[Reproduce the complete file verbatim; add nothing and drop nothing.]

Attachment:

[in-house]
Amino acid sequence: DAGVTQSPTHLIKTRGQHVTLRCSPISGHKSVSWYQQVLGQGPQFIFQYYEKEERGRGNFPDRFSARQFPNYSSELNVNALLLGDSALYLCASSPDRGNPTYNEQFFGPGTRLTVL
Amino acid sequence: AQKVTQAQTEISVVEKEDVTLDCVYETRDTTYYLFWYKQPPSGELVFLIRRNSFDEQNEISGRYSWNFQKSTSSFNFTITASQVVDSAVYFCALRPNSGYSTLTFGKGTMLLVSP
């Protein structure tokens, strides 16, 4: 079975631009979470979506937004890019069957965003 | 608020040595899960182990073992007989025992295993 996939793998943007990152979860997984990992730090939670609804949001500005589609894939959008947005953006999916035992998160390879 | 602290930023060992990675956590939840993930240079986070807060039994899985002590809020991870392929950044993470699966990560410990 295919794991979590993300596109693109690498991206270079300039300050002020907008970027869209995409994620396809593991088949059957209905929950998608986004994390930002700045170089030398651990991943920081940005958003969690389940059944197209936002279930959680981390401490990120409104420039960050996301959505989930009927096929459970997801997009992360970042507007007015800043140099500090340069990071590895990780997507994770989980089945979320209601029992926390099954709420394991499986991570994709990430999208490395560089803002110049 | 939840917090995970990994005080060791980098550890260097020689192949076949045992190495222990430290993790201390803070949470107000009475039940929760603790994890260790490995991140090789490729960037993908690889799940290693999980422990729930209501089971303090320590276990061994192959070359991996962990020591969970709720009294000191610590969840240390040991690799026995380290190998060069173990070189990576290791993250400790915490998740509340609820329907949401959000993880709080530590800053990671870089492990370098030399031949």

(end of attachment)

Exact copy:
[in-house]
Amino acid sequence: DAGVTQSPTHLIKTRGQHVTLRCSPISGHKSVSWYQQVLGQGPQFIFQYYEKEERGRGNFPDRFSARQFPNYSSELNVNALLLGDSALYLCASSPDRGNPTYNEQFFGPGTRLTVL
Amino acid sequence: AQKVTQAQTEISVVEKEDVTLDCVYETRDTTYYLFWYKQPPSGELVFLIRRNSFDEQNEISGRYSWNFQKSTSSFNFTITASQVVDSAVYFCALRPNSGYSTLTFGKGTMLLVSP
């Protein structure tokens, strides 16, 4: 079975631009979470979506937004890019069957965003 | 608020040595899960182990073992007989025992295993 996939793998943007990152979860997984990992730090939670609804949001500005589609894939959008947005953006999916035992998160390879 | 602290930023060992990675956590939840993930240079986070807060039994899985002590809020991870392929950044993470699966990560410990 295919794991979590993300596109693109690498991206270079300039300050002020907008970027869209995409994620396809593991088949059957209905929950998608986004994390930002700045170089030398651990991943920081940005958003969690389940059944197209936002279930959680981390401490990120409104420039960050996301959505989930009927096929459970997801997009992360970042507007007015800043140099500090340069990071590895990780997507994770989980089945979320209601029992926390099954709420394991499986991570994709990430999208490395560089803002110049 | 939840917090995970990994005080060791980098550890260097020689192949076949045992190495222990430290993790201390803070949470107000009475039940929760603790994890260790490995991140090789490729960037993908690889799940290693999980422990729930209501089971303090320590276990061994192959070359991996962990020591969970709720009294000191610590969840240390040991690799026995380290190998060069173990070189990576290791993250400790915490998740509340609820329907949401959000993880709080530590800053990671870089492990370098030399031949």